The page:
As we adjust to the new normal, everyone is moving their social life online. Happy hours, concerts, baby showers and late night talk shows—all digital right now. There are two main ways people are connecting online: Video Conferencing and Live Streaming. They’re similar, but the differences are important to know when deciding which is right for you.
What Is Live Streaming?
Put simply, live streaming is broadcasting in real-time to an online destination like Facebook, YouTube or Twitch. You can go live for a small, private group, or a huge public audience – there are no limits to viewers.
Typically, the live stream is organized by one person who serves as the host or director: Inviting guests to participate, screen sharing, playing prepared video. Additionally, the host replies to questions or comments from viewers in real time.
Live streams allow for a lot of visual control—placing certain guests or elements in particular places on screen so that the look of a live stream can be personalized.
What is Video Conferencing?
Video conferencing is a private digital gathering, like on Google Hangouts or Facebook Messenger.
Platforms like Zoom allow people to tune in with a Grid view (where they see the faces of every member of the conference) or with a Speaker view (where the current person talking fills the screen).
What’s similar between Video Conferencing and Live Streaming?
Video conferencing and live streaming are both live! Both can feature pre-taped elements, but the thrust of the event is live, rather than a video simply uploaded to a social media channel.
Some other similarities:
- Both allow screen sharing, which allows displaying of pre-recorded videos or prepared materials
- Both allow guests to join with their own video and audio, although the manner in which this is done differs by platform
- Both feature text-based chat functionality for the audience to comment and react
- Both give the host the ability to mute other participants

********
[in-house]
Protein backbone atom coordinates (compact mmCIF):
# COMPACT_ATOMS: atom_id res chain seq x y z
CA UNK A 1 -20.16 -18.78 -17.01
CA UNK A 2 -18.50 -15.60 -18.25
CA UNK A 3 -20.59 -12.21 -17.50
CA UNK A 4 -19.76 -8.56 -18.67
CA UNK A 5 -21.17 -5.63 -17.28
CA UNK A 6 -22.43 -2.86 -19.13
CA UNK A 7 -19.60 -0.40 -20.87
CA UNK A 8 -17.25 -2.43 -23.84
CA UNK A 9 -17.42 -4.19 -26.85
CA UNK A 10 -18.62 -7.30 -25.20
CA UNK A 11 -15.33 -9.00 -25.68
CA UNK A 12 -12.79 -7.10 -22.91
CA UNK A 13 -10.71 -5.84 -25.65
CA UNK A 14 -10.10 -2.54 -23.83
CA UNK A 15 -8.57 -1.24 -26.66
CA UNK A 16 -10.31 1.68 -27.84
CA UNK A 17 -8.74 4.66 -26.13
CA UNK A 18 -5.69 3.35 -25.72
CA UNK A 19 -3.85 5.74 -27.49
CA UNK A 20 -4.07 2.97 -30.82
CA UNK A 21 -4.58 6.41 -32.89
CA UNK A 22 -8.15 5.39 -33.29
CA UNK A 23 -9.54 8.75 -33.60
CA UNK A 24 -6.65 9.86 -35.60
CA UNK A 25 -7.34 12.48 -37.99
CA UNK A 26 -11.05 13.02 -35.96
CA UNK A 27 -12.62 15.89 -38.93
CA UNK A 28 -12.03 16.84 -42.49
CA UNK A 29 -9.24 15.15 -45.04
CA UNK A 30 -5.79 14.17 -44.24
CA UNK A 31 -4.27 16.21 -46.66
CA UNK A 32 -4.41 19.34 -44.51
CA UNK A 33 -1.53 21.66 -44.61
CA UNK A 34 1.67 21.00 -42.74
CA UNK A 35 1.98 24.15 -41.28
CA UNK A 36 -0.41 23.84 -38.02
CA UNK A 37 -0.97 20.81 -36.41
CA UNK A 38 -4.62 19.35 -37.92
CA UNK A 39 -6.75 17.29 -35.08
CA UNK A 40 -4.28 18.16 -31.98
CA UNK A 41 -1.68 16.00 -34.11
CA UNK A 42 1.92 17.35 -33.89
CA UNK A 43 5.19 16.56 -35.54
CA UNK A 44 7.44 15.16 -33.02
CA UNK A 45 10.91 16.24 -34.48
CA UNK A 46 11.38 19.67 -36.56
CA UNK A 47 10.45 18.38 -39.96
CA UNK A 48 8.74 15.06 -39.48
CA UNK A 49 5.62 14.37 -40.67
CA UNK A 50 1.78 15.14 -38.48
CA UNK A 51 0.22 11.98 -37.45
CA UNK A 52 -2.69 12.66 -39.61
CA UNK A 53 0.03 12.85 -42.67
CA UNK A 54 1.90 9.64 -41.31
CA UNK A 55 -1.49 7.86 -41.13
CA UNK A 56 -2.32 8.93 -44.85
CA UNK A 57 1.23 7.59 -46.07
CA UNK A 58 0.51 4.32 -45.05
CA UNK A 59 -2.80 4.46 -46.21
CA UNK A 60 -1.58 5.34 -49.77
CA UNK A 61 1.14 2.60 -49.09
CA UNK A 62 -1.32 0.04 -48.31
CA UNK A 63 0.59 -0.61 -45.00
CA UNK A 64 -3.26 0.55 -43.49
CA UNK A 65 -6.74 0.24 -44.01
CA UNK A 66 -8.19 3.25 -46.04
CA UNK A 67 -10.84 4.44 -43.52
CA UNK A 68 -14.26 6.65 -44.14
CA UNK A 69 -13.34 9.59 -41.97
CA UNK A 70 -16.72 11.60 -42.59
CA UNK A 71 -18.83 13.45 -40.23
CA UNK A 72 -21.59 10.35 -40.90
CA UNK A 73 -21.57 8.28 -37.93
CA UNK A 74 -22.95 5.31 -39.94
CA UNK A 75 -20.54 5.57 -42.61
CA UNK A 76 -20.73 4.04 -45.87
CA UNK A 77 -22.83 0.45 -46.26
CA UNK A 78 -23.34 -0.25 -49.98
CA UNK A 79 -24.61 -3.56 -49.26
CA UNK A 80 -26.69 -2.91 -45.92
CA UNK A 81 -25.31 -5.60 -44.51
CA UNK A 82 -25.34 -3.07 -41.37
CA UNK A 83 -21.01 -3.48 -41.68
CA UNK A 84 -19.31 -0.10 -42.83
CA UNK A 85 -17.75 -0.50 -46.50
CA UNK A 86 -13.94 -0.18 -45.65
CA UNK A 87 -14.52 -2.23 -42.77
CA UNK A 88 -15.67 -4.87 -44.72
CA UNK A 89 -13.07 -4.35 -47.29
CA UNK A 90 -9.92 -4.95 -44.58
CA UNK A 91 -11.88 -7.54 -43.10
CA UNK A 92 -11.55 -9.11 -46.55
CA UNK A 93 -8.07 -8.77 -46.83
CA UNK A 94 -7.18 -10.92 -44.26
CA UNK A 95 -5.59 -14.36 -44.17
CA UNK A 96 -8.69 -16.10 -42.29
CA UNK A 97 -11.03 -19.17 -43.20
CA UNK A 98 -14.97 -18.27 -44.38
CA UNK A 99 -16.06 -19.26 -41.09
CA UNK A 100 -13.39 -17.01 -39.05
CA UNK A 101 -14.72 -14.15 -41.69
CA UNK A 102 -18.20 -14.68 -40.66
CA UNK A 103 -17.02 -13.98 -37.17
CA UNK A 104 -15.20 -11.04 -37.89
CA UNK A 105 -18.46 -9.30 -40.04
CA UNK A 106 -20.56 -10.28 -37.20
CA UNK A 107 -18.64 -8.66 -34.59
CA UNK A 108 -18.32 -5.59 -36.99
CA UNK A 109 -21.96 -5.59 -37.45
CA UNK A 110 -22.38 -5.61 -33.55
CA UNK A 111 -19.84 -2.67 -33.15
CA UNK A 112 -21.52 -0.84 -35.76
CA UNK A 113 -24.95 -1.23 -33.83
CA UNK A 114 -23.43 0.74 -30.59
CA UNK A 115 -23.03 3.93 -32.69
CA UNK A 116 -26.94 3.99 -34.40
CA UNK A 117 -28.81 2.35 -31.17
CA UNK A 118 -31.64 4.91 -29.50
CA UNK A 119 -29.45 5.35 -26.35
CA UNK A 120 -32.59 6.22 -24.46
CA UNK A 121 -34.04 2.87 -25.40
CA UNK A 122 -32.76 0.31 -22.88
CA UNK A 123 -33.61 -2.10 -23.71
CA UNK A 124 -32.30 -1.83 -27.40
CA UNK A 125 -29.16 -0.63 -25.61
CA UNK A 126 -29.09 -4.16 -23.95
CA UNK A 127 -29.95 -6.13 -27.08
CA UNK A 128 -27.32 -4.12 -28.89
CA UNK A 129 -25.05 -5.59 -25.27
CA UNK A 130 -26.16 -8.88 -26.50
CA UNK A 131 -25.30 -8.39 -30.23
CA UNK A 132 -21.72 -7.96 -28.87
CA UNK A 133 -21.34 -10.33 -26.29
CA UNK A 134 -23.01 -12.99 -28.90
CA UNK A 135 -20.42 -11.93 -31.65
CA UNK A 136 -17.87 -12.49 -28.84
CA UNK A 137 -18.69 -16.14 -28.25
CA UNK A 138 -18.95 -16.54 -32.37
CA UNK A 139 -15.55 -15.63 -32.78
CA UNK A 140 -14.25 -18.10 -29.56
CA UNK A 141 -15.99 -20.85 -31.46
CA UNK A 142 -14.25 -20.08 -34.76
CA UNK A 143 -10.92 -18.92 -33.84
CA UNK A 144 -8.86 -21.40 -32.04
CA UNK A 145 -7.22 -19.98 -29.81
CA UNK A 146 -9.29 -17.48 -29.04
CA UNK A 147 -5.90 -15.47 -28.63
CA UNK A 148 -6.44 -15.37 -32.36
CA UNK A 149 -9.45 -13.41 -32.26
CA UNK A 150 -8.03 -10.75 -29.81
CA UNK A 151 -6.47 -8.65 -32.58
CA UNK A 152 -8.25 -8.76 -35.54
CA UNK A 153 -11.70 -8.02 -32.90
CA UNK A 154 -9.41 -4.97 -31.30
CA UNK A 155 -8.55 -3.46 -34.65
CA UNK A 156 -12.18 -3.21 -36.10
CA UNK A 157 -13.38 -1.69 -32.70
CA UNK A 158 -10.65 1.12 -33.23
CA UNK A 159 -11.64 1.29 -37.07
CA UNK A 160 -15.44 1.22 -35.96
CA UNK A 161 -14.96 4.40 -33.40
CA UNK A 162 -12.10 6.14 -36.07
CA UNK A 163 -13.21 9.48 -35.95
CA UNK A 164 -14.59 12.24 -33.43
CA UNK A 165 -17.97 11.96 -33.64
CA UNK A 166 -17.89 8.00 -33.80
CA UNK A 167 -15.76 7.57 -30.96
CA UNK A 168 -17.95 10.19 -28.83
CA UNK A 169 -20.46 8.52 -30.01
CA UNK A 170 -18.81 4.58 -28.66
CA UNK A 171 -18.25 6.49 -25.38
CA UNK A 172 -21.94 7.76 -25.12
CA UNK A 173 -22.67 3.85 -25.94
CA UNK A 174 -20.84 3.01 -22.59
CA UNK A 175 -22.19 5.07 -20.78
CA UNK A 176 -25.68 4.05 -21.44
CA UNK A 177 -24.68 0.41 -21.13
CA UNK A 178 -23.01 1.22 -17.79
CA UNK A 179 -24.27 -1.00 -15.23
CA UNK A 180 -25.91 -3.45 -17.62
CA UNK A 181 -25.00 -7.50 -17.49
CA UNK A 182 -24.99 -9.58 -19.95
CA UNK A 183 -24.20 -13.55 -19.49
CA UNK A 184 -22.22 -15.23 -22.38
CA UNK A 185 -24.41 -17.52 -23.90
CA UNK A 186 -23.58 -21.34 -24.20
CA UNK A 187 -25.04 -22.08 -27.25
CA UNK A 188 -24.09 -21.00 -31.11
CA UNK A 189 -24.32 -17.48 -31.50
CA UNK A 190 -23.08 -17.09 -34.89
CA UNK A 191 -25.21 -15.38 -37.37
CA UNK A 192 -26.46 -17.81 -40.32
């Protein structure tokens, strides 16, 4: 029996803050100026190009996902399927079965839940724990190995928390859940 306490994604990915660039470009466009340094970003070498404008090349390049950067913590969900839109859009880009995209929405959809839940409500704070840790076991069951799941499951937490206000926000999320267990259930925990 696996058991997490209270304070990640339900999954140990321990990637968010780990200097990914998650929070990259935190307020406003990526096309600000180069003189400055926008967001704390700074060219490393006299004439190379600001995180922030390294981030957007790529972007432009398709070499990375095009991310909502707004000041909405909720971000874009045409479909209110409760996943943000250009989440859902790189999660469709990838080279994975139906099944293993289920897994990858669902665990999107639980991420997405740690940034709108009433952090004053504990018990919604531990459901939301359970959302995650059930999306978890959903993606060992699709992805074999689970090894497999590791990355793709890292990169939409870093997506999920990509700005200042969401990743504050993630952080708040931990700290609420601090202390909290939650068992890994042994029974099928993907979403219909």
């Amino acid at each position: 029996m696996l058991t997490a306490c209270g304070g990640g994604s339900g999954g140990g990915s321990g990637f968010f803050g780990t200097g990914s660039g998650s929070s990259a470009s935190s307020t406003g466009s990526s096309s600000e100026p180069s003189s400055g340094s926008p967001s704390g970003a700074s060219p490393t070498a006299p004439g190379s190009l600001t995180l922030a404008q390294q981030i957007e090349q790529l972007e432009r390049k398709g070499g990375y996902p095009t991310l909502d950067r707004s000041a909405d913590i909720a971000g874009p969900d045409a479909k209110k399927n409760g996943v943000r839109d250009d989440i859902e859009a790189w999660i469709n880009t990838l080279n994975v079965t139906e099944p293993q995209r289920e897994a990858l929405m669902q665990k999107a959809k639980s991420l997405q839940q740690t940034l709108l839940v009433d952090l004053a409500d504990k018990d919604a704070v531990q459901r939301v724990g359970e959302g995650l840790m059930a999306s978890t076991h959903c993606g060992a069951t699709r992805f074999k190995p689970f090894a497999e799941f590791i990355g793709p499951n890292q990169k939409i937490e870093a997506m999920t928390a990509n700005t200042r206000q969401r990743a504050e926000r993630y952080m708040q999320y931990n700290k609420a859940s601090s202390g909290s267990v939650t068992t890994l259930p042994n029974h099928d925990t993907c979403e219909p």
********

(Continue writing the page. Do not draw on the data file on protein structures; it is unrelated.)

The difference between Video Conferencing and Live Streaming: Control
A Zoom call is instantly recognizable. We’re used to seeing the tiled layout of participants but here’s little room to make it your own or craft the best viewing experience for your audience.
Comparatively, live streaming allows for complete control over what your audience sees on the stream. This includes highlighting guests with the right amount of screen real estate, placing logos and brand elements on screen, adding text elements that strengthen your message, and featuring sponsors.
Another major difference between the two is the role of the audience. On a video conference, EVERYONE is a participant. Even with a great host, the audience is left to pilot their own experience instead of relaxing and enjoying the show. On the other hand, similar to an evening talk show or news broadcast, live streamers lead the experience and choose all aspects of guest appearances (who they are, when they come in during the show, where they go on the screen, how many of them there are, etc.)
Which is right for me?
Imagine a 5-person panel: Live streaming allows for a professional and unique look. You can think through how certain people are positioned on screen, and even allow conversation among guests (which is possible with Green Room), preventing overtalking when prepping to answer questions.
Now, imagine a happy hour among friends: You don’t need to add branding, or particularly care where people show up on screen. As long as you can see your friends, you’re happy, no matter the view. There’s a lot of examples in between the two (classes, podcasts, concerts), but here’s the question to ask: Will your audience appreciate you being able to create a more produced experience? If yes, go with live streaming. If it’s just your pals hanging out, Video Conference away.